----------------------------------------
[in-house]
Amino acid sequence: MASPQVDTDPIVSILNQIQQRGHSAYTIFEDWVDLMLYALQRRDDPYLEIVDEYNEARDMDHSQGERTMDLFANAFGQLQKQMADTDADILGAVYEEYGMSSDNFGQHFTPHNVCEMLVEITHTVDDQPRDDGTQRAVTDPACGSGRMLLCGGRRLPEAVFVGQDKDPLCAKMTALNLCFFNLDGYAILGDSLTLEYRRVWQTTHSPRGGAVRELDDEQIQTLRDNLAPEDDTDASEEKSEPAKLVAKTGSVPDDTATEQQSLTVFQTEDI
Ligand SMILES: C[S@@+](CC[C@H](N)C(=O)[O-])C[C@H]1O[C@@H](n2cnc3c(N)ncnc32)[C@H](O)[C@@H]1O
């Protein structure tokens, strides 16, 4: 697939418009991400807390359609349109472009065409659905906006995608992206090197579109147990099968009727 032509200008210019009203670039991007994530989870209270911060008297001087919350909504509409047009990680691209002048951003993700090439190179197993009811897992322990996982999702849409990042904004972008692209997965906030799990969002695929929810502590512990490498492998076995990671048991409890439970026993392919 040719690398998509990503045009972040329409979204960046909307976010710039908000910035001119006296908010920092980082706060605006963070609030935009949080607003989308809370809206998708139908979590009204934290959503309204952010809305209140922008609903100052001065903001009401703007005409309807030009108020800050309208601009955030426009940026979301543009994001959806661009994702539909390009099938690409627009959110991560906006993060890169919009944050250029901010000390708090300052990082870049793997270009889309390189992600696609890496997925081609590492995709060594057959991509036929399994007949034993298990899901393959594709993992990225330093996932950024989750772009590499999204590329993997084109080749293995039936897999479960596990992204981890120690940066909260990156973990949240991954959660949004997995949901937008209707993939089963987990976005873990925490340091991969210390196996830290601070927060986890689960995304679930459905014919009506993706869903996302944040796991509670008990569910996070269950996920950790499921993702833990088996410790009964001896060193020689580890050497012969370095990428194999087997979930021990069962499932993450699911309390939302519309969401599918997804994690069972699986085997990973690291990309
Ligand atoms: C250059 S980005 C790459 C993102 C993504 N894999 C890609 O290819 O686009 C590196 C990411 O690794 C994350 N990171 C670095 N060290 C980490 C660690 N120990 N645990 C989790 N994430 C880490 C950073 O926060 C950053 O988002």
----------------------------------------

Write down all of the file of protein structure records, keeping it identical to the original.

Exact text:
[in-house]
Amino acid sequence: MASPQVDTDPIVSILNQIQQRGHSAYTIFEDWVDLMLYALQRRDDPYLEIVDEYNEARDMDHSQGERTMDLFANAFGQLQKQMADTDADILGAVYEEYGMSSDNFGQHFTPHNVCEMLVEITHTVDDQPRDDGTQRAVTDPACGSGRMLLCGGRRLPEAVFVGQDKDPLCAKMTALNLCFFNLDGYAILGDSLTLEYRRVWQTTHSPRGGAVRELDDEQIQTLRDNLAPEDDTDASEEKSEPAKLVAKTGSVPDDTATEQQSLTVFQTEDI
Ligand SMILES: C[S@@+](CC[C@H](N)C(=O)[O-])C[C@H]1O[C@@H](n2cnc3c(N)ncnc32)[C@H](O)[C@@H]1O
């Protein structure tokens, strides 16, 4: 697939418009991400807390359609349109472009065409659905906006995608992206090197579109147990099968009727 032509200008210019009203670039991007994530989870209270911060008297001087919350909504509409047009990680691209002048951003993700090439190179197993009811897992322990996982999702849409990042904004972008692209997965906030799990969002695929929810502590512990490498492998076995990671048991409890439970026993392919 040719690398998509990503045009972040329409979204960046909307976010710039908000910035001119006296908010920092980082706060605006963070609030935009949080607003989308809370809206998708139908979590009204934290959503309204952010809305209140922008609903100052001065903001009401703007005409309807030009108020800050309208601009955030426009940026979301543009994001959806661009994702539909390009099938690409627009959110991560906006993060890169919009944050250029901010000390708090300052990082870049793997270009889309390189992600696609890496997925081609590492995709060594057959991509036929399994007949034993298990899901393959594709993992990225330093996932950024989750772009590499999204590329993997084109080749293995039936897999479960596990992204981890120690940066909260990156973990949240991954959660949004997995949901937008209707993939089963987990976005873990925490340091991969210390196996830290601070927060986890689960995304679930459905014919009506993706869903996302944040796991509670008990569910996070269950996920950790499921993702833990088996410790009964001896060193020689580890050497012969370095990428194999087997979930021990069962499932993450699911309390939302519309969401599918997804994690069972699986085997990973690291990309
Ligand atoms: C250059 S980005 C790459 C993102 C993504 N894999 C890609 O290819 O686009 C590196 C990411 O690794 C994350 N990171 C670095 N060290 C980490 C660690 N120990 N645990 C989790 N994430 C880490 C950073 O926060 C950053 O988002």